Pruning is perhaps the most critical skill you’ll learn when it comes to the art of bonsai. 

Pruning is what keeps your bonsai miniature while still looking like a full-sized tree in shape and scale.

Plan to prune your bonsai in spring, when the plant is out of dormancy and ready to heal from any pruning you may do.

Overall, you should prune: 

  • Thick branches that are near the top of your tree
  • Limbs that have unnatural turns or twists
  • Branches that have grown to the same height (it’s best to keep just one of each height)
  • Any limbs you feel will help make your bonsai aesthetically pleasing
  • Dead branches and foliage 

Usually, you’ll want to prune branches about a third of the way up the plant’s trunk to give it a tree-like aesthetic.

Furthermore, keep the front of your plant in mind and prune it so that it is the most visually appealing part of the tree and so you can show off the trunk.  

You should also remember never to remove more than one-third of the tree’s branches and foliage at one time. 

Step Five: Wire and Train Your Bonsai

Wiring your bonsai tree means giving its trunks and branches a shape that will eventually become permanent as your bonsai grows and matures.

To do this, you should first decide how you want to design the trunk and branches of your bonsai plant. 

If your tree has two trunks, consider wiring one trunk so that it grows away from the other trunk to allow more openness in the design.

But, no matter what design you’ve chosen, it’s now time to wire your tree to your liking. 

So, start by taking your wire and sticking it into the soil and roots near the trunk to anchor it as well as you can. 

Then, begin wrapping the wire around the trunk, starting at the bottom until you reach the top of the trunk.

Now, shape the trunk carefully as you’d like it, taking precautions not to crack or break it.

After you have wrapped the trunk, you need to wire your branches. 

So, with each branch that you want to reshape, you need to 

  • Wrap your wire once around the trunk to keep the wire stable 
  • Wrap your wire around the limb, beginning at the innermost portion (near the trunk)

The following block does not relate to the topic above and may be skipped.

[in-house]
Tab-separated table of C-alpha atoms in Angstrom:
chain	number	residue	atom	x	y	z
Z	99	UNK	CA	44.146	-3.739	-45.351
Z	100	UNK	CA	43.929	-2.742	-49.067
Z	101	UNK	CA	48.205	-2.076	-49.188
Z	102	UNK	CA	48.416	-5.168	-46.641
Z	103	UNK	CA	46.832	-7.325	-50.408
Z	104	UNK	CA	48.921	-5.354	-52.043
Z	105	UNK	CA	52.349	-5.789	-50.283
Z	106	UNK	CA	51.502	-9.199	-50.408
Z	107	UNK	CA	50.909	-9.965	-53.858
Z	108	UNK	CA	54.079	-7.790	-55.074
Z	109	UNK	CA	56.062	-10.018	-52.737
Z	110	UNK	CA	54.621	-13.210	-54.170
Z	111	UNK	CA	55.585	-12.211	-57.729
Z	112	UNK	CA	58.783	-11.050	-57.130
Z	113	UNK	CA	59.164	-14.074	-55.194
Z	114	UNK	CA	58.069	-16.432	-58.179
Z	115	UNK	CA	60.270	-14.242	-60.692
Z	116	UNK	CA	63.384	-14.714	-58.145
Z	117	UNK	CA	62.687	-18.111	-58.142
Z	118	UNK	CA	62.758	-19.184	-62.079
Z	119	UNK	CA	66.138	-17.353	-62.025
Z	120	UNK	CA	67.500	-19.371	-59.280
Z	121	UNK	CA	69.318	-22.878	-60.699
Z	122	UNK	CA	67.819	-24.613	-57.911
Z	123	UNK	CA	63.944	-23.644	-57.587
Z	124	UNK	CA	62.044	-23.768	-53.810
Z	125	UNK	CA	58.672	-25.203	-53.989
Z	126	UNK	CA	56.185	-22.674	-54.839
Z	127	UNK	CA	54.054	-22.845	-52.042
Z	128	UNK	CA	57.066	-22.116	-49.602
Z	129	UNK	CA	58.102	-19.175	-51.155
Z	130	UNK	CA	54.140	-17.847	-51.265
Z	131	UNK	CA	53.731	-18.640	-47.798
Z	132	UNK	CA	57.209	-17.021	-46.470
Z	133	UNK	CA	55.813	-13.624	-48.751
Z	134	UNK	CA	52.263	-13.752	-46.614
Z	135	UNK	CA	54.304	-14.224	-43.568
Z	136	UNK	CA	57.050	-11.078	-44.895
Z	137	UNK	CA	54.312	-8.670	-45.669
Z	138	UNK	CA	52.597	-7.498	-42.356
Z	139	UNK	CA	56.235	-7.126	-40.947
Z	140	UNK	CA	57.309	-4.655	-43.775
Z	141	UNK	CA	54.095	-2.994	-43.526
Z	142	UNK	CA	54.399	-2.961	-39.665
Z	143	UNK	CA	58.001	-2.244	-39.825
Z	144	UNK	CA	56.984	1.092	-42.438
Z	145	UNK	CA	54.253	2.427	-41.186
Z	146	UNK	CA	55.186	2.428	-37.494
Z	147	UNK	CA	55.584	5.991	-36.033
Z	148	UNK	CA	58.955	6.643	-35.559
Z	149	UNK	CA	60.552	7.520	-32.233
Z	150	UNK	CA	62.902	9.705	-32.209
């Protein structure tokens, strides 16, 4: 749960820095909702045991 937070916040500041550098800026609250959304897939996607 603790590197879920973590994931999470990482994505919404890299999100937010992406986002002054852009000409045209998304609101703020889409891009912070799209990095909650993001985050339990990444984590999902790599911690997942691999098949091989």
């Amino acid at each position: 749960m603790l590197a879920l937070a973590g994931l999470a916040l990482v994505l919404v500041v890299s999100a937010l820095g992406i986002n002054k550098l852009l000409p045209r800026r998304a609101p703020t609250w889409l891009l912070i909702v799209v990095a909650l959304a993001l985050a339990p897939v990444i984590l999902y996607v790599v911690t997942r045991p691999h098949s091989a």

• Continue to wrap until you make it to the end of the branch

Once you have wired each limb, begin carefully bending them into your desired shape, working from bottom to top.

Step Six: Re-pot Your Bonsai

Wait to re-pot your bonsai until spring to ensure it has the strength and health to recuperate from pruning and wiring.

At this point, you should use chopsticks to carefully untangle the roots of your bonsai plant so you can identify any roots that are too long. 

You can then prune up to a third of the root system to allow your plant to fit nicely in your chosen pot.

Afterward, add new soil to your pot and insert your bonsai plant. 

Additionally, some growers use wire to attach and secure the bonsai plant to the pot. 

You can do this step if you want. 

But overall, you need to finish re-potting by topping the roots with additional soil and using your chopsticks to fill in any remaining air pockets.

Step Seven: Care for Your Bonsai

Water your tree immediately after re-potting, then place it in a shady spot for approximately four weeks. 

Continue to care for your bonsai plant as you would the original plant species you’ve chosen.

Also, keep in mind that as your bonsai plant begins to mature, the wires are at risk of digging into the branches and creating permanent scars.

To avoid this, remove the wires after approximately three to four months.

How Big Should a Bonsai Get?

Once you’ve pruned, wired, and potted your bonsai, you’ll be in control of how big it gets.

Some owners allow their bonsai to grow upwards of 80 inches (203 cm) tall, while others prefer micro-bonsais that only reach two to six inches (5-15 cm) tall.

But, whatever size you choose, just make sure you don’t let your bonsai outgrow its container. 

Generally, the length of the container should be about two-thirds the height of the tree to keep the tree and its root system miniature.

If you want your bonsai to grow taller, re-pot it to a larger pot.

Final Thoughts

Learning how to bonsai a plant is an art form, but that doesn’t mean beginners can’t partake. 

Really, it is fairly simple to bonsai a tree with the proper steps, and as you create more bonsai trees, your pruning and wiring techniques will improve.

To recap how to bonsai a tree, you first need to choose a tree that works well in your environment and fits your preferences. 

Afterward, you’ll wire your tree so that it takes on the style you want. 

Then, follow the proper care instructions and pot-to-plant ratios to keep your bonsai miniature.